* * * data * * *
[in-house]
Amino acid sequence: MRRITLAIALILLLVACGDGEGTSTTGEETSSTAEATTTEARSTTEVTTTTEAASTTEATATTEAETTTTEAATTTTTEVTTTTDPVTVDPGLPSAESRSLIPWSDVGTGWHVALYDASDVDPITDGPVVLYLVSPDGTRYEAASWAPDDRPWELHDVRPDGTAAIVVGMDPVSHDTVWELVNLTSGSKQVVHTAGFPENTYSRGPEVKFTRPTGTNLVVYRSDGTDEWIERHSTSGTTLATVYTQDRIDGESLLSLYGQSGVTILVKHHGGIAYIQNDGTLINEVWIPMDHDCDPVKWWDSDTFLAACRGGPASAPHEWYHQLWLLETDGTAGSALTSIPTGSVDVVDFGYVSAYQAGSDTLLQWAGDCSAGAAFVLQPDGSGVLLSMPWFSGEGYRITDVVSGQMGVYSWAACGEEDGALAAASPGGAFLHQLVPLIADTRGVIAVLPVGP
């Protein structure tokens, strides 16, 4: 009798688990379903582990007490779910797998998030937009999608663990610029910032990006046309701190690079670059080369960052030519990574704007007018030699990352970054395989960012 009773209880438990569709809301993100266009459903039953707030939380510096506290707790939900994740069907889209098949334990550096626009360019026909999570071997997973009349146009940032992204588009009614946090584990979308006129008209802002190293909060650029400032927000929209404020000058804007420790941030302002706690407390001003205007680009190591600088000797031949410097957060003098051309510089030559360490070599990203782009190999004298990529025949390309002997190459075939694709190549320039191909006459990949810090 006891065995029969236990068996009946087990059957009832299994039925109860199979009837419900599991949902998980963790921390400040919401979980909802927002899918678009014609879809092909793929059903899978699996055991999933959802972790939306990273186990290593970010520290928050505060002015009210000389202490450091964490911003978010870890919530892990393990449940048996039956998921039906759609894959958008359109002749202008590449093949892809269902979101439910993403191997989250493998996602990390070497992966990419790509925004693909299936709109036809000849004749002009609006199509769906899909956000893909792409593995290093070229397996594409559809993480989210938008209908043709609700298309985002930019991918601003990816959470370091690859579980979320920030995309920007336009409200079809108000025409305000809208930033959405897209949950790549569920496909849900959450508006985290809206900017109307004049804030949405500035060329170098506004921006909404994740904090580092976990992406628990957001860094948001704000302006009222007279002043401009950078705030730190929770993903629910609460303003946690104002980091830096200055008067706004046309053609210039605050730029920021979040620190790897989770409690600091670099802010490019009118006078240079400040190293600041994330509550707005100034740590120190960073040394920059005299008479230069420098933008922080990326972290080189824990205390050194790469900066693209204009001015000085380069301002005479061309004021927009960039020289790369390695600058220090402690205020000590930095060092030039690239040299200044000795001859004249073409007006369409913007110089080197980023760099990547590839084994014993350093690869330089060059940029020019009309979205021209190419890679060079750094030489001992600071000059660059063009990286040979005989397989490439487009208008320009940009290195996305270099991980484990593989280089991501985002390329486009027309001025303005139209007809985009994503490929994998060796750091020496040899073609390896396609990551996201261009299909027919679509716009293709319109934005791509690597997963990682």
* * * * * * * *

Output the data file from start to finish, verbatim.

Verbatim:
[in-house]
Amino acid sequence: MRRITLAIALILLLVACGDGEGTSTTGEETSSTAEATTTEARSTTEVTTTTEAASTTEATATTEAETTTTEAATTTTTEVTTTTDPVTVDPGLPSAESRSLIPWSDVGTGWHVALYDASDVDPITDGPVVLYLVSPDGTRYEAASWAPDDRPWELHDVRPDGTAAIVVGMDPVSHDTVWELVNLTSGSKQVVHTAGFPENTYSRGPEVKFTRPTGTNLVVYRSDGTDEWIERHSTSGTTLATVYTQDRIDGESLLSLYGQSGVTILVKHHGGIAYIQNDGTLINEVWIPMDHDCDPVKWWDSDTFLAACRGGPASAPHEWYHQLWLLETDGTAGSALTSIPTGSVDVVDFGYVSAYQAGSDTLLQWAGDCSAGAAFVLQPDGSGVLLSMPWFSGEGYRITDVVSGQMGVYSWAACGEEDGALAAASPGGAFLHQLVPLIADTRGVIAVLPVGP
């Protein structure tokens, strides 16, 4: 009798688990379903582990007490779910797998998030937009999608663990610029910032990006046309701190690079670059080369960052030519990574704007007018030699990352970054395989960012 009773209880438990569709809301993100266009459903039953707030939380510096506290707790939900994740069907889209098949334990550096626009360019026909999570071997997973009349146009940032992204588009009614946090584990979308006129008209802002190293909060650029400032927000929209404020000058804007420790941030302002706690407390001003205007680009190591600088000797031949410097957060003098051309510089030559360490070599990203782009190999004298990529025949390309002997190459075939694709190549320039191909006459990949810090 006891065995029969236990068996009946087990059957009832299994039925109860199979009837419900599991949902998980963790921390400040919401979980909802927002899918678009014609879809092909793929059903899978699996055991999933959802972790939306990273186990290593970010520290928050505060002015009210000389202490450091964490911003978010870890919530892990393990449940048996039956998921039906759609894959958008359109002749202008590449093949892809269902979101439910993403191997989250493998996602990390070497992966990419790509925004693909299936709109036809000849004749002009609006199509769906899909956000893909792409593995290093070229397996594409559809993480989210938008209908043709609700298309985002930019991918601003990816959470370091690859579980979320920030995309920007336009409200079809108000025409305000809208930033959405897209949950790549569920496909849900959450508006985290809206900017109307004049804030949405500035060329170098506004921006909404994740904090580092976990992406628990957001860094948001704000302006009222007279002043401009950078705030730190929770993903629910609460303003946690104002980091830096200055008067706004046309053609210039605050730029920021979040620190790897989770409690600091670099802010490019009118006078240079400040190293600041994330509550707005100034740590120190960073040394920059005299008479230069420098933008922080990326972290080189824990205390050194790469900066693209204009001015000085380069301002005479061309004021927009960039020289790369390695600058220090402690205020000590930095060092030039690239040299200044000795001859004249073409007006369409913007110089080197980023760099990547590839084994014993350093690869330089060059940029020019009309979205021209190419890679060079750094030489001992600071000059660059063009990286040979005989397989490439487009208008320009940009290195996305270099991980484990593989280089991501985002390329486009027309001025303005139209007809985009994503490929994998060796750091020496040899073609390896396609990551996201261009299909027919679509716009293709319109934005791509690597997963990682």